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Bill Cosby’s sexual assault trial goes to the jury

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A Pennsylvania jury of seven men and five women was due to begin deliberations on Wednesday to decide whether to convict comedian and actor Bill Cosby of sexual assault, attempting to reach a verdict where a previous jury was hopelessly deadlocked.

Cosby, 80, the once-beloved comedian and TV dad who won over America on “The Cosby Show” in the 1980s, is on trial on three counts of aggravated indecent assault of Andrea Constand, 45, at his home outside Philadelphia in January 2004.

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The jurors, 10 white and two black, heard closing arguments from prosecutors and defense lawyers on Tuesday. Starting Wednesday, they will receive instructions from Montgomery County Judge Steven O’Neill and begin their deliberations.

In his first trial last year, 12 different jurors deliberated five and a half days but remained deadlocked. The judge declared a mistrial, and prosecutors decided to try him again.

If convicted, Cosby, who has been free on bail, could be taken into custody immediately or may be allowed to remain out of jail until sentencing.

He faces up to 10 years in prison under state sentencing guidelines, although Pennsylvania law would allow the judge to impose up to three consecutive 10-year terms, one for each count.

In all, some 50 women have accused Cosby of sexual assault going back decades, though only Constand’s case was recent enough for criminal prosecution.

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She testified that the comedian drugged and raped her in 2004 and that she was terrified to tell anyone for months afterward.

As in the first trial, Cosby declined to testify on his own behalf. He has denied wrongdoing, saying any sexual contact he had was consensual.

The first trial ended in mistrial last June, just before a flood of sexual assault and harassment accusations against rich and powerful men gave rise to the #MeToo and #TimesUp movements.

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 The first trial was largely bereft of demonstrations, except for the occasional protester outside the courthouse. In contrast this time, outbursts and protests unfolded inside and outside the courtroom.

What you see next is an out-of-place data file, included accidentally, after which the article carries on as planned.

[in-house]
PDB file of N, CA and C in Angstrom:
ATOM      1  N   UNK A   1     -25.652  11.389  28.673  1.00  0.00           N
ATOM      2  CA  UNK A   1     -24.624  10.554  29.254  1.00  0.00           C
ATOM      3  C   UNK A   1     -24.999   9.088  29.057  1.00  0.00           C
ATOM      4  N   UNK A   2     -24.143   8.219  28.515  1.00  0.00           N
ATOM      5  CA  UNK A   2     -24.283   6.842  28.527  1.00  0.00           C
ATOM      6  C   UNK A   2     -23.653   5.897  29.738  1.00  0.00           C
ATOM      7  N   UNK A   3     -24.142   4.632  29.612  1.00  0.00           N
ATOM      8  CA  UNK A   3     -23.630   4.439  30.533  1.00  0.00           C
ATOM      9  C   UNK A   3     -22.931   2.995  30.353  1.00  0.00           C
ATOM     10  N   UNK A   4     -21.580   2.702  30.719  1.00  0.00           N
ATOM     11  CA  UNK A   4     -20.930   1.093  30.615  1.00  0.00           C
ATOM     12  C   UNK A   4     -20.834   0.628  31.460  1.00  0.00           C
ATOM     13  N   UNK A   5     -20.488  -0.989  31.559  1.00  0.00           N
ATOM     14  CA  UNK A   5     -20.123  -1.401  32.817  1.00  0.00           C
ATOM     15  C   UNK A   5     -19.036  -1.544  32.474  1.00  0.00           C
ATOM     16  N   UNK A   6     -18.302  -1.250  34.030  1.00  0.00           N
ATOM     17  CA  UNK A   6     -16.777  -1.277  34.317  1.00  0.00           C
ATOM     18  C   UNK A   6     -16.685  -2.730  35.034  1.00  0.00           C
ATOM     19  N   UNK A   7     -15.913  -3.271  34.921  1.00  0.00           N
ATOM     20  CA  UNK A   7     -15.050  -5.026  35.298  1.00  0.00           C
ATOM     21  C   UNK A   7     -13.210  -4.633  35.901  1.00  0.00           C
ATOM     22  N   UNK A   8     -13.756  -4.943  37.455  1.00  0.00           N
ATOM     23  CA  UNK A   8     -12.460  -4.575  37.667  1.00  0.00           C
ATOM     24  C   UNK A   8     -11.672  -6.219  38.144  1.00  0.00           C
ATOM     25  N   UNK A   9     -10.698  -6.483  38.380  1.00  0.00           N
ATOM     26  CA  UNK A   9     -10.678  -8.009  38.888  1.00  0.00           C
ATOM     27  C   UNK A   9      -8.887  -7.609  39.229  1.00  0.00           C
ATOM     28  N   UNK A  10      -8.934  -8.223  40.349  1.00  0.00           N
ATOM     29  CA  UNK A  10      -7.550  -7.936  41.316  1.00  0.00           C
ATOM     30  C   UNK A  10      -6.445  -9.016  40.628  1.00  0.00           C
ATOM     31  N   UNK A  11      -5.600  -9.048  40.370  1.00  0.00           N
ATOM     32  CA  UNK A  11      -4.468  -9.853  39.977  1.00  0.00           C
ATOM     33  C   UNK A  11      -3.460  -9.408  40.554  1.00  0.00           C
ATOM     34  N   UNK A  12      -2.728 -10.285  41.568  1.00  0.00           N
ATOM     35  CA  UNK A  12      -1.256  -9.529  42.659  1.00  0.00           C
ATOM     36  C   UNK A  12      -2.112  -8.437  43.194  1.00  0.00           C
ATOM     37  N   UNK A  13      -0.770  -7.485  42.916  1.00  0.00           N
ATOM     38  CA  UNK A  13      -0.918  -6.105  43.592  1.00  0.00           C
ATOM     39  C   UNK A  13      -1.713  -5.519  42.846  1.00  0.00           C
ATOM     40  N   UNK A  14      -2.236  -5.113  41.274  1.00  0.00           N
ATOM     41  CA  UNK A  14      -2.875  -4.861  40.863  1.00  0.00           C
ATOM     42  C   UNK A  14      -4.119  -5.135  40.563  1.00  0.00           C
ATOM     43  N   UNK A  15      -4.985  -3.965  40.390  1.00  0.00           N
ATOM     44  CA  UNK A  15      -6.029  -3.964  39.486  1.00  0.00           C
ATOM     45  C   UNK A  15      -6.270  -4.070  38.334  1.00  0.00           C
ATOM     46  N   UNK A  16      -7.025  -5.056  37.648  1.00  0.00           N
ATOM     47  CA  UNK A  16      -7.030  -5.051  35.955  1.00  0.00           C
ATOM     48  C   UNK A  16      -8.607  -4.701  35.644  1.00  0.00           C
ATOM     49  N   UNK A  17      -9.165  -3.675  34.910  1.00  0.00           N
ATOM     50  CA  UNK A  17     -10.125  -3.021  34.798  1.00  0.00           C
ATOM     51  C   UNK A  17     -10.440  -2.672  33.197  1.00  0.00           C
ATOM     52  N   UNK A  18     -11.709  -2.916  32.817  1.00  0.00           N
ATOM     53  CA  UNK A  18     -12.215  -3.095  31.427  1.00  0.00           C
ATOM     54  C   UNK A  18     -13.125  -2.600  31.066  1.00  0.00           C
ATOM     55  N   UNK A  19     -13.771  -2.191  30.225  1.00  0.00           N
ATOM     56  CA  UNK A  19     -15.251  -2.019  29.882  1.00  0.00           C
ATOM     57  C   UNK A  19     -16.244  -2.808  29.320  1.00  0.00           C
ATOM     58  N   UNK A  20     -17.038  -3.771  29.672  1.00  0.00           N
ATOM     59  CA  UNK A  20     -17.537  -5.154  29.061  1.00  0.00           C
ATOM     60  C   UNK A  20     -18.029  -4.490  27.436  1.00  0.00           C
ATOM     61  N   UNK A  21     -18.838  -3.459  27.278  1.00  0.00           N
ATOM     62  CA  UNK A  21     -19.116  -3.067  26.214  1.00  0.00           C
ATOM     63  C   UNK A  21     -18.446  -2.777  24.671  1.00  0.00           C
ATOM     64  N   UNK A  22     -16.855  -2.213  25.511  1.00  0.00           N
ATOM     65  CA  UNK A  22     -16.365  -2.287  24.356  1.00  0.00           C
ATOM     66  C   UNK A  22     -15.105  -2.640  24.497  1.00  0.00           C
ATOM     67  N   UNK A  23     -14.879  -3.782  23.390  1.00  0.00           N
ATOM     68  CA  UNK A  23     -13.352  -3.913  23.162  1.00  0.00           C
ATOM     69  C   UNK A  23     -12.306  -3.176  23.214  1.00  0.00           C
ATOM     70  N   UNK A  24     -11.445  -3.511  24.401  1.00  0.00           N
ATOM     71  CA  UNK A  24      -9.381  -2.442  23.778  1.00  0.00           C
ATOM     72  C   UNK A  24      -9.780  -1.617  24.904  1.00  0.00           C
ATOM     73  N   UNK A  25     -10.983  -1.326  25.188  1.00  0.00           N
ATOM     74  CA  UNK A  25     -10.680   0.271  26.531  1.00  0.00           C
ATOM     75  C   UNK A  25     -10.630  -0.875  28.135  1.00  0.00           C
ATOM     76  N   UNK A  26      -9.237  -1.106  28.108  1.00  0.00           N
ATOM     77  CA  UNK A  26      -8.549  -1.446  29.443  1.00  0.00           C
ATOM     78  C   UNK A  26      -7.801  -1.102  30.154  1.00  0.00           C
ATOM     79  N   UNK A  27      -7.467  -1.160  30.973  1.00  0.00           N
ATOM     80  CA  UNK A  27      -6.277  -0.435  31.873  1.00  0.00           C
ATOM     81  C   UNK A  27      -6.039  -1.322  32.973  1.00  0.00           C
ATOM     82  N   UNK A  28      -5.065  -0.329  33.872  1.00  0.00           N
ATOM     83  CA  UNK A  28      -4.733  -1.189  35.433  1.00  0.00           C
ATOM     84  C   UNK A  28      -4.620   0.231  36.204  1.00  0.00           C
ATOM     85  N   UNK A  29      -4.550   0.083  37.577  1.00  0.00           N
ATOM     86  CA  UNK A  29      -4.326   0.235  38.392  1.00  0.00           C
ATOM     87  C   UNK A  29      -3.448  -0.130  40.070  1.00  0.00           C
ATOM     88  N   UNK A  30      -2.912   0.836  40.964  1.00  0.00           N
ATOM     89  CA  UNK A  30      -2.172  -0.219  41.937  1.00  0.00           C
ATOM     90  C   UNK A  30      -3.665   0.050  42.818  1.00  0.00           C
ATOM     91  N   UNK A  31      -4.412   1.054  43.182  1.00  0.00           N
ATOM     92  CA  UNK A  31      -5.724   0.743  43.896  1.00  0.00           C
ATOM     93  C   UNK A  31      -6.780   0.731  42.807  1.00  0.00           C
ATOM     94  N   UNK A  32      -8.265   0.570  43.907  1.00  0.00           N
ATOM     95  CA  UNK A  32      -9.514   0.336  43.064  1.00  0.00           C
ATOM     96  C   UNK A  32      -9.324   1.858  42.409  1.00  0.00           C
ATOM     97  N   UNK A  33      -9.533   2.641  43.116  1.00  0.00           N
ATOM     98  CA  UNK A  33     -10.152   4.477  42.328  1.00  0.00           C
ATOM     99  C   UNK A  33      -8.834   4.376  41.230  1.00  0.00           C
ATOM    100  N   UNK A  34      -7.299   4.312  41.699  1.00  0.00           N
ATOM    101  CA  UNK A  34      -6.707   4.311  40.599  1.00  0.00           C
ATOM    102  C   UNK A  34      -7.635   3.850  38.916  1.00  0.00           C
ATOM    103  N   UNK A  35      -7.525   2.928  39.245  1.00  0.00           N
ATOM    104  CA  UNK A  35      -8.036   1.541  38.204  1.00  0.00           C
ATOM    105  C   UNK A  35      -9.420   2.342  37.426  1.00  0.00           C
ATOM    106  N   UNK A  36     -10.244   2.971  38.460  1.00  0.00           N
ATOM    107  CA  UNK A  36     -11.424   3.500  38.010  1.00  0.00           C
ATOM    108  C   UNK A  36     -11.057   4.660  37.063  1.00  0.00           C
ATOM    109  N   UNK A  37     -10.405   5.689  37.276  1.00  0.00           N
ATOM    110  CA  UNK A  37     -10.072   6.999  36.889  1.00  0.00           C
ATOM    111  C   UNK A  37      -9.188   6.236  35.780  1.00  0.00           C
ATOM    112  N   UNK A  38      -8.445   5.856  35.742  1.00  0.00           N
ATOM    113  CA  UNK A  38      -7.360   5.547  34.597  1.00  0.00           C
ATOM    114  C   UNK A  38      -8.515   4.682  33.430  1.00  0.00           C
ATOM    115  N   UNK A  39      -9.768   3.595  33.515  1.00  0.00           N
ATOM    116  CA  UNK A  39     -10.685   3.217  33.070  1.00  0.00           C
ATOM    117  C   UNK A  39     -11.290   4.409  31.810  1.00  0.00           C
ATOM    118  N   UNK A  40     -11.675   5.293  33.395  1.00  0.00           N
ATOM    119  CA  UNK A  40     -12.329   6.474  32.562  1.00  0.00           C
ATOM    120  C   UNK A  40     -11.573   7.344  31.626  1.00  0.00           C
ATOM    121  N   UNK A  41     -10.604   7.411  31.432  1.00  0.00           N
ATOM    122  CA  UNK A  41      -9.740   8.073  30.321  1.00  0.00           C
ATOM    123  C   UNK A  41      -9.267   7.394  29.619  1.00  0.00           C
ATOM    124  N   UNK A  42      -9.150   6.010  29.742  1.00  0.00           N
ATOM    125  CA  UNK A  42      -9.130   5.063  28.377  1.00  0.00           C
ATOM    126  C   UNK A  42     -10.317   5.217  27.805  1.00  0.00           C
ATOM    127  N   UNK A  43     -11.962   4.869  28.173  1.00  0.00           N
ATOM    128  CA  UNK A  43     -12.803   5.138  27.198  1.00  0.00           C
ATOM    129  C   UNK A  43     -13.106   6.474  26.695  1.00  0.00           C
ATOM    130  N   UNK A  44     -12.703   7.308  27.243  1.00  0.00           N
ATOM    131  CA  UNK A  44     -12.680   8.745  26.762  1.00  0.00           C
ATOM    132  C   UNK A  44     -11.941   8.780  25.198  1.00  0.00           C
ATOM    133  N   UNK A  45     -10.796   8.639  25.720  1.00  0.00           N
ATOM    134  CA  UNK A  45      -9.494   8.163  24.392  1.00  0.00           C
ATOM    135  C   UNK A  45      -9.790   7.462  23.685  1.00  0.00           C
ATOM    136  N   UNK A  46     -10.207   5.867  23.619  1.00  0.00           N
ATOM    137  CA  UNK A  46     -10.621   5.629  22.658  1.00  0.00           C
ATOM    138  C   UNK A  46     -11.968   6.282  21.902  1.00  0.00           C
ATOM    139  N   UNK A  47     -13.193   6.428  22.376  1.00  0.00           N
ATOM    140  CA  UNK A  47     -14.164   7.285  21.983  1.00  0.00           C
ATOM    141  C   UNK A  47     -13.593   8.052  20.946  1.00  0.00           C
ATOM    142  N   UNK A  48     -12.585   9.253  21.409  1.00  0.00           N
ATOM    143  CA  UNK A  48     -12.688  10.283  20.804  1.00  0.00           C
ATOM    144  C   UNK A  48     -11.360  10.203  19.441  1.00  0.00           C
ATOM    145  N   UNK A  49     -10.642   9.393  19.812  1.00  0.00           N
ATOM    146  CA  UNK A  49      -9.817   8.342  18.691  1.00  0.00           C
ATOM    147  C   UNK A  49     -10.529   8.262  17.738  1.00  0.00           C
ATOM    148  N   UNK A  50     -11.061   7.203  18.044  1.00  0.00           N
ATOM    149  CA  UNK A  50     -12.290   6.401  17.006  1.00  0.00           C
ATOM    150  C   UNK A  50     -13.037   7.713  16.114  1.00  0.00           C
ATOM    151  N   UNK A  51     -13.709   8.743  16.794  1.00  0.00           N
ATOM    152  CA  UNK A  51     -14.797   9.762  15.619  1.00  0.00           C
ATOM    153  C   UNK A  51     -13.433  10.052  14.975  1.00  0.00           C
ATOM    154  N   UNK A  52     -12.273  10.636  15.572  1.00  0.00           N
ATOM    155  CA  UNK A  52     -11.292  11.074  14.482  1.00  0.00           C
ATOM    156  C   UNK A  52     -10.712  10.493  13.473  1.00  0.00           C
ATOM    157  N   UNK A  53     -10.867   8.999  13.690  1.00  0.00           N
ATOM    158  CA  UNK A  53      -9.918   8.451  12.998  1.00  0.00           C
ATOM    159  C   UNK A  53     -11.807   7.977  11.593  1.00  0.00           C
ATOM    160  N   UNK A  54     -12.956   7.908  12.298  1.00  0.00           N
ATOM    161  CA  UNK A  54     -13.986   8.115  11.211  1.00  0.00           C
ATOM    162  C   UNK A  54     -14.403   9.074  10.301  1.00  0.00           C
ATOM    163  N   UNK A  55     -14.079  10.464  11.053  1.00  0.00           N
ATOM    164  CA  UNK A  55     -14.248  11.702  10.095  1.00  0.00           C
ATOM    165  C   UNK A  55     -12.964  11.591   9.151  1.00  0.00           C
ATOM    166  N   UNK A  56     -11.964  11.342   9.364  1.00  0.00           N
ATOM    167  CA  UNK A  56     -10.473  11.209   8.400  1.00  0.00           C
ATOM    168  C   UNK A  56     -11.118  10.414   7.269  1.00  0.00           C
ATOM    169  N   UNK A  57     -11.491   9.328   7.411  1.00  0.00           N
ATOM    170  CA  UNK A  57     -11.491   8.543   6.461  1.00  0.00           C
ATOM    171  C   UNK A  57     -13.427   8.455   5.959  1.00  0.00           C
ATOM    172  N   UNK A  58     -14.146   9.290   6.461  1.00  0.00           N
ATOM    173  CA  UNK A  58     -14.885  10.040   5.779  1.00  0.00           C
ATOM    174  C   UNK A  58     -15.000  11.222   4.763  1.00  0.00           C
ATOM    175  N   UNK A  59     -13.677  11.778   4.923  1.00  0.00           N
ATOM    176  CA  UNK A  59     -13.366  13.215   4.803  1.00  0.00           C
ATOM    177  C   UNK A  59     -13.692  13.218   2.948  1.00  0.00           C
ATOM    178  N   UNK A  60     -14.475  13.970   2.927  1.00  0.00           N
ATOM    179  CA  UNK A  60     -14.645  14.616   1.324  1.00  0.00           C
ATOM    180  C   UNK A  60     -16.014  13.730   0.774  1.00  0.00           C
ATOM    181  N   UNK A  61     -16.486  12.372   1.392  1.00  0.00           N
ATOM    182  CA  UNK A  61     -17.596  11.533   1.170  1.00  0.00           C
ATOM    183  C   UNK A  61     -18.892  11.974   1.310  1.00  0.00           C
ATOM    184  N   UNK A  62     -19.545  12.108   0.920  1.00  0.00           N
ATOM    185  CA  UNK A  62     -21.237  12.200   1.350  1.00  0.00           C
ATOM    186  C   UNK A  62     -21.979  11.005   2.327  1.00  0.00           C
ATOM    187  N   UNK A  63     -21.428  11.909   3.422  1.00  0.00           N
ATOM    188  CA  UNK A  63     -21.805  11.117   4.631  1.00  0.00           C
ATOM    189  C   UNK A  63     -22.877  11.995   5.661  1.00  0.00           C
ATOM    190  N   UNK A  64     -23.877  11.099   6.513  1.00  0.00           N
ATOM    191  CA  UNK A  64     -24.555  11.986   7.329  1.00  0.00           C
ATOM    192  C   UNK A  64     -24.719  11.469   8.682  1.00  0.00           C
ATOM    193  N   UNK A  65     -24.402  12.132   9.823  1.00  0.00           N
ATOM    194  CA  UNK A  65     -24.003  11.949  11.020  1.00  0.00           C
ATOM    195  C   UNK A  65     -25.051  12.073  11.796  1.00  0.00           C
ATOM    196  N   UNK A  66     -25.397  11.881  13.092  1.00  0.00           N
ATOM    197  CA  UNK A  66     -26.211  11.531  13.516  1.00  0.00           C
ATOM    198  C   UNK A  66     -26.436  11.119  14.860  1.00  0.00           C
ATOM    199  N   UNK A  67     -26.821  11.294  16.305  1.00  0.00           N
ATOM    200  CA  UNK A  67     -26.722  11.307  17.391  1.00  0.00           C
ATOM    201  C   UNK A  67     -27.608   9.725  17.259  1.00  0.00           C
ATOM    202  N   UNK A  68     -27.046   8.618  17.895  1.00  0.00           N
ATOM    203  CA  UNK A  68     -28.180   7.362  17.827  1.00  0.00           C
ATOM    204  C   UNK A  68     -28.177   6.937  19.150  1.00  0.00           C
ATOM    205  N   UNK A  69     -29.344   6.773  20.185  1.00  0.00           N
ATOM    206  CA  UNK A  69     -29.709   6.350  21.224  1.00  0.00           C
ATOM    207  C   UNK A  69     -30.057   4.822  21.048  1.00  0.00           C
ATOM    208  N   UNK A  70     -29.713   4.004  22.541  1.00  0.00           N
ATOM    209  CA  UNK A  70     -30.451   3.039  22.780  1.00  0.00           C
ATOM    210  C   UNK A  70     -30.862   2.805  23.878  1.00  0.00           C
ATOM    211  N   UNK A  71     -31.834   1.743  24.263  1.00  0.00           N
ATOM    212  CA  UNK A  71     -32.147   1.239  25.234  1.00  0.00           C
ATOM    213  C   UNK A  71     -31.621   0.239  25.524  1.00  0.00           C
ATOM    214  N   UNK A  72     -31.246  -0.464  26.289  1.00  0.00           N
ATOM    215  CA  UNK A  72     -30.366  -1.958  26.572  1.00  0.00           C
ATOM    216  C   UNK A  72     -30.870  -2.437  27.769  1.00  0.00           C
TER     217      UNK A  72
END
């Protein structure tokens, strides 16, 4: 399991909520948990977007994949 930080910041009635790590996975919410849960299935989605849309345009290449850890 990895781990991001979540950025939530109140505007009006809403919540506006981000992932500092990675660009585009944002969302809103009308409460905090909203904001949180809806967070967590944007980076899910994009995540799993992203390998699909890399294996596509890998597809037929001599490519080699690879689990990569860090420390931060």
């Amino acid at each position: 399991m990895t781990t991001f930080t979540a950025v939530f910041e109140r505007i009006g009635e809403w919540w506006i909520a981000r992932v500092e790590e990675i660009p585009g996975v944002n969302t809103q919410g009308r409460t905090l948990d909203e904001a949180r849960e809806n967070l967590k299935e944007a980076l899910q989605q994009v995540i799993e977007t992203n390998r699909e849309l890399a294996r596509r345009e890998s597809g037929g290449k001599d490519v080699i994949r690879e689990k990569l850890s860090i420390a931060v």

As Cosby approached the courthouse for the first day of the trial, a bare-breasted protester ran toward him shouting, “Women’s lives matter.”

Later, when testimony began, a woman who said Cosby accosted her when she was 17 looked directly at him from the witness stand and blurted out, “You know what you did, Mr. Cosby.” Her break with decorum drew a swift admonishment from the judge.

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Reporting by David DeKok Writing by Daniel Trotta


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2020 Election

We should look closely at Britain’s decision to elect a man so renowned for his untrustworthiness

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In previous British elections, to say that trust was the main issue would have meant simply that trust is the trump card – whichever leader or party could secure most trust would win. Now, the emerging question about trust is whether it even matters anymore.

This is at least partly because Brexit has deepened the crisis of trust. The 2019 election was always going to be about Brexit – and not only because some people would vote according to where they stood on the matter. It was also because the emotional turbulence initiated by the 2016 referendum continues to dominate national politics in a more general way.

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Here are 9 things people say about exercise that are utter hogwash

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It can be hard to include exercise in our busy lives, despite the best of intentions. There are a lot of reasons people don’t exercise, and a lot of misconceptions about exercise. Here are nine common misconceptions about exercise and what research actually tells us.

1. I was fit once, so I don’t need to exerciseUnfortunately, the health benefits of exercise won’t last if you don’t sustain your exercise regime. A significant reduction or drop out can cause a marked loss of initial benefits, such as cardiovascular fitness and endurance. Consistency is the key. Mix it up and keep it interesting as maintaining high levels of physical activity throughout your life is associated with the best health outcomes.

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How Boris Johnson’s Conservatives swept to election victory in Labour heartlands

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Welcome to a whole new political world. The UK general election of 2019 has delivered a seismic shift in the balance of the country’s politics, the consequences of which are very hard, if not impossible to predict. But what’s clear is that Boris Johnson has broken the legislative deadlock with regard to Europe and will now wield power in a manner that his recent predecessors could only have dreamed of.

To this extent the political system appears to have worked – the people have spoken. Clearly they want to “get Brexit done”, but the result also suggests the existence of a major disconnect between the UK’s main opposition Labour party and a big chunk of its base.

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